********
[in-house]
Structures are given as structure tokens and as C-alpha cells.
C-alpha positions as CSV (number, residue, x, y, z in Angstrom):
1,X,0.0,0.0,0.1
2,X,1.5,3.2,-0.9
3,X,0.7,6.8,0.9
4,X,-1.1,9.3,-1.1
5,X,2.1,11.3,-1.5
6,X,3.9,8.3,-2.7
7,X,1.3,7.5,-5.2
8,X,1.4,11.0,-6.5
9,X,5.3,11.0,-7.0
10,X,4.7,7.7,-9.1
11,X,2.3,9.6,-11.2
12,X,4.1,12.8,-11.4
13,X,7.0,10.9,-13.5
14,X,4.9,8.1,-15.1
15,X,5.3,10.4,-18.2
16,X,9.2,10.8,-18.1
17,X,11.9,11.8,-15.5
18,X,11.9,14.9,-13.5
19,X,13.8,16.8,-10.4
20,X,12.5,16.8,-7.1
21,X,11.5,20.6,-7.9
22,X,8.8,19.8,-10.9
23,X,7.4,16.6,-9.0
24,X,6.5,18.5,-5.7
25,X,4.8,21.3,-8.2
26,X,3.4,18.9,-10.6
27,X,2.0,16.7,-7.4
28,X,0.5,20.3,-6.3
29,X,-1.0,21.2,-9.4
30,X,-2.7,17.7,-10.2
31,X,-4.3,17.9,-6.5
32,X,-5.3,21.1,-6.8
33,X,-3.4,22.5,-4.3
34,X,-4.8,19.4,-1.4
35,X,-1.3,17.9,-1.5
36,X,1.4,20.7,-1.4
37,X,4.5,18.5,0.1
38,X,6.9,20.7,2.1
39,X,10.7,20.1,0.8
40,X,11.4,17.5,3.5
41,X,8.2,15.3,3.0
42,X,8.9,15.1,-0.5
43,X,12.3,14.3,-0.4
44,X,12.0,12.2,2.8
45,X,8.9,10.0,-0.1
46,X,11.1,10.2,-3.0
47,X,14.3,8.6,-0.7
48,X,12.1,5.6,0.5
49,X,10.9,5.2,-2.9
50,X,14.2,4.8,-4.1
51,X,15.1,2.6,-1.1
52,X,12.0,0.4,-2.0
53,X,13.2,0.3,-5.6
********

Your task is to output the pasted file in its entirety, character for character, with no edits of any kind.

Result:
[in-house]
Structures are given as structure tokens and as C-alpha cells.
C-alpha positions as CSV (number, residue, x, y, z in Angstrom):
1,X,0.0,0.0,0.1
2,X,1.5,3.2,-0.9
3,X,0.7,6.8,0.9
4,X,-1.1,9.3,-1.1
5,X,2.1,11.3,-1.5
6,X,3.9,8.3,-2.7
7,X,1.3,7.5,-5.2
8,X,1.4,11.0,-6.5
9,X,5.3,11.0,-7.0
10,X,4.7,7.7,-9.1
11,X,2.3,9.6,-11.2
12,X,4.1,12.8,-11.4
13,X,7.0,10.9,-13.5
14,X,4.9,8.1,-15.1
15,X,5.3,10.4,-18.2
16,X,9.2,10.8,-18.1
17,X,11.9,11.8,-15.5
18,X,11.9,14.9,-13.5
19,X,13.8,16.8,-10.4
20,X,12.5,16.8,-7.1
21,X,11.5,20.6,-7.9
22,X,8.8,19.8,-10.9
23,X,7.4,16.6,-9.0
24,X,6.5,18.5,-5.7
25,X,4.8,21.3,-8.2
26,X,3.4,18.9,-10.6
27,X,2.0,16.7,-7.4
28,X,0.5,20.3,-6.3
29,X,-1.0,21.2,-9.4
30,X,-2.7,17.7,-10.2
31,X,-4.3,17.9,-6.5
32,X,-5.3,21.1,-6.8
33,X,-3.4,22.5,-4.3
34,X,-4.8,19.4,-1.4
35,X,-1.3,17.9,-1.5
36,X,1.4,20.7,-1.4
37,X,4.5,18.5,0.1
38,X,6.9,20.7,2.1
39,X,10.7,20.1,0.8
40,X,11.4,17.5,3.5
41,X,8.2,15.3,3.0
42,X,8.9,15.1,-0.5
43,X,12.3,14.3,-0.4
44,X,12.0,12.2,2.8
45,X,8.9,10.0,-0.1
46,X,11.1,10.2,-3.0
47,X,14.3,8.6,-0.7
48,X,12.1,5.6,0.5
49,X,10.9,5.2,-2.9
50,X,14.2,4.8,-4.1
51,X,15.1,2.6,-1.1
52,X,12.0,0.4,-2.0
53,X,13.2,0.3,-5.6